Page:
What attracts the gaze is the writerly criticism which wedges its way in to the gaps in the story. Not only the stories which the protagonist and those around her make, but explanation of each character's social background, educational and employment history, is assigned a great deal of weight and narrated in detail, and this plays an important role in the novel's construction. The writer does not forget to append direct criticism on almost all of the characters who appear in the book, including the protagonist and the reality which surrounds her. Such criticism, while at times being consistent with Kay's gaze, and at other times distant from her, unbalances the reader's identification with the protagonist throughout the book. While on the one hand, dialogue which goes beyond raw verisimilitude, which is indeed a characteristic of Kim Sagwa's fiction, accords with such criticism, it also gives rise to an exquisite modulation of perspective which is particular to In Arcadia. While approaching the protagonist's struggles and wandering through earnest emotion, on the other hand the rupture and contradiction which that connotes appears in a clear form. Precisely that is what In Arcadia shows us.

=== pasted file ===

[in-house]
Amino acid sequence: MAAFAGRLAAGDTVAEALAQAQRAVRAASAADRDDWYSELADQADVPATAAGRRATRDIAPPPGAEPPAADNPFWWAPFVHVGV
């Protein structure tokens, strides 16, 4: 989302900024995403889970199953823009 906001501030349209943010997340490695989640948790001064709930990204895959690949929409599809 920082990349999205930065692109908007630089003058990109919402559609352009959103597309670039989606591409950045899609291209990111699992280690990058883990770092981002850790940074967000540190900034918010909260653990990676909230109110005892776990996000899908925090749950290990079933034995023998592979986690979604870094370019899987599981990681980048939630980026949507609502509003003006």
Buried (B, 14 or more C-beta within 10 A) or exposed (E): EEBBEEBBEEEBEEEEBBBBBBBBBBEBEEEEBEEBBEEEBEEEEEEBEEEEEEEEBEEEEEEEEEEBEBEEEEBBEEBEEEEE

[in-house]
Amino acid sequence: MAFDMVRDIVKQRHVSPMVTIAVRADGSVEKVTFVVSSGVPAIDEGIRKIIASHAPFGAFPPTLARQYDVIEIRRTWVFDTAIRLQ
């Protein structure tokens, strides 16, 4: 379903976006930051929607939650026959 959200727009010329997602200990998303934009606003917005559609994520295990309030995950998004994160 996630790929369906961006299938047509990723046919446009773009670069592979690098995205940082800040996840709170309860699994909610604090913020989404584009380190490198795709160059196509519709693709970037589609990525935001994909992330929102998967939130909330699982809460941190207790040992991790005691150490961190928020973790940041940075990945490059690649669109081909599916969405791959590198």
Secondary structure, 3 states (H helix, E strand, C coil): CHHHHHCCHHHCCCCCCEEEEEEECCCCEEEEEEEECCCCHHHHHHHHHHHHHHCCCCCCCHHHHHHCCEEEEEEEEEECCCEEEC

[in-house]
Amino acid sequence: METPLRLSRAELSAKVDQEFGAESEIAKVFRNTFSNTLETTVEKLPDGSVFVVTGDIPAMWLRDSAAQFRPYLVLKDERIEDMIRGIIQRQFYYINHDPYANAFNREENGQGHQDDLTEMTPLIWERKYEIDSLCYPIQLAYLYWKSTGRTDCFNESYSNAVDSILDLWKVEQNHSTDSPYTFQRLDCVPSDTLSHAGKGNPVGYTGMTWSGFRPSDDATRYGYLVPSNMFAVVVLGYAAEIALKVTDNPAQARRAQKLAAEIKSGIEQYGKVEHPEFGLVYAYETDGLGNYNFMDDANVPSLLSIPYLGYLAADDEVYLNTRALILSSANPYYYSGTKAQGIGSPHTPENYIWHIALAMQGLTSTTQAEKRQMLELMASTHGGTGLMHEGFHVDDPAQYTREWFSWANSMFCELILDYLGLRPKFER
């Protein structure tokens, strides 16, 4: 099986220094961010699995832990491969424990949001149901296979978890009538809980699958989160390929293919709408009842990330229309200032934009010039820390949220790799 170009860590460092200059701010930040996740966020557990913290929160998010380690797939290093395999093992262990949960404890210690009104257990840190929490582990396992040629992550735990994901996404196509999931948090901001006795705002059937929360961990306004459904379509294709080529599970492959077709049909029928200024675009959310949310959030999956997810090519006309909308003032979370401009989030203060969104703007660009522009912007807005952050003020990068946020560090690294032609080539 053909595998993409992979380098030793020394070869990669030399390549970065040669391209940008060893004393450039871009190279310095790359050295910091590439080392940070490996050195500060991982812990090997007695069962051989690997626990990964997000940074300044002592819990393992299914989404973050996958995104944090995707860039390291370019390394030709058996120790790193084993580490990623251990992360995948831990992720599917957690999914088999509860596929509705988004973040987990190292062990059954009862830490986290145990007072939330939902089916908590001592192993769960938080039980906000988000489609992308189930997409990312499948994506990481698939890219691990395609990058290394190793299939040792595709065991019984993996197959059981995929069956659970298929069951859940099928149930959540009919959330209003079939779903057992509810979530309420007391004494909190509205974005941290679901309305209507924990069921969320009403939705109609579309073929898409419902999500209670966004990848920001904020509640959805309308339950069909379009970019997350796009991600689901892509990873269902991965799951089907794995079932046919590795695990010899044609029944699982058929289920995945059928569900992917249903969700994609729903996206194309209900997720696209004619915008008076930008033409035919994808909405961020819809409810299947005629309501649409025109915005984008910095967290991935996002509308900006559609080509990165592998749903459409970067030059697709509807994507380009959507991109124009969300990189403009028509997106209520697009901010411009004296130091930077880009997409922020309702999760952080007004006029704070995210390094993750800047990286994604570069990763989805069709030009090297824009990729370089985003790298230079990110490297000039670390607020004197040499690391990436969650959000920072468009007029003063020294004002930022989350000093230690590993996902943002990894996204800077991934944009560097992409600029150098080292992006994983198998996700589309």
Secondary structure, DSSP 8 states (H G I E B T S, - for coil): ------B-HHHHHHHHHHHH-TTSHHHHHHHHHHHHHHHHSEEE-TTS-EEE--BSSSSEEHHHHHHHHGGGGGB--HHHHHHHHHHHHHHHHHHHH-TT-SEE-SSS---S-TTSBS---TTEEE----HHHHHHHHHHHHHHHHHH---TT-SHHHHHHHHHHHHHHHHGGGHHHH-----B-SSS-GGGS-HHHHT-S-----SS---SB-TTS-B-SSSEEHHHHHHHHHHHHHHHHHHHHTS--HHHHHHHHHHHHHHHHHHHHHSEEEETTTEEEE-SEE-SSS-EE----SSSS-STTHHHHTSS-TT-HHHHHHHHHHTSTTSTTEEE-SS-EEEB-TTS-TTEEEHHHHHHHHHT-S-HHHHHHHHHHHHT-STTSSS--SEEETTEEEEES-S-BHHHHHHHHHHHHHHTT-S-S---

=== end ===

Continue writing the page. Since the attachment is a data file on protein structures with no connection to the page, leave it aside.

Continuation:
In spite of the earnest wandering which Kay experiences, nowhere and no one is able to provide her with an answer. Even Jae-hyeon, who had looked to be a sophisticated character who would understand her New York experience, is an actual fact merely a puffed-up, apathetic good-for-nothing, and Ji-weon, who had looked sincere and kind-hearted, the opposite of Jae-hyeon, is unable to accept Kay, who lives in a different world. Even the fried chicken guy whom she'd sought out in order to confide her troubles to, has her embrace a different disillusionment. And at the novel's close, a catastrophe which she could not have expected is revealed even in the world of Summer and Dan. But that is in fact already something innate to Kay. In scorning things which are run-of-the-mill and extending her sophisticated tastes, Kay attempts to shake off anxiety and verify herself, but the fact that the more she does this, the more her struggle to not have herself be precisely so run-of-the-mill and trivial is itself run-of-the-mill and trivial, is the reality which Kay is up against. Having cold description of that anxiety and self-contradictory disillusionment which those who possess the same sensibility as Kay inevitably arrive at intersect with vivid dialogue and frank statements, the novel delineates all these persuasively.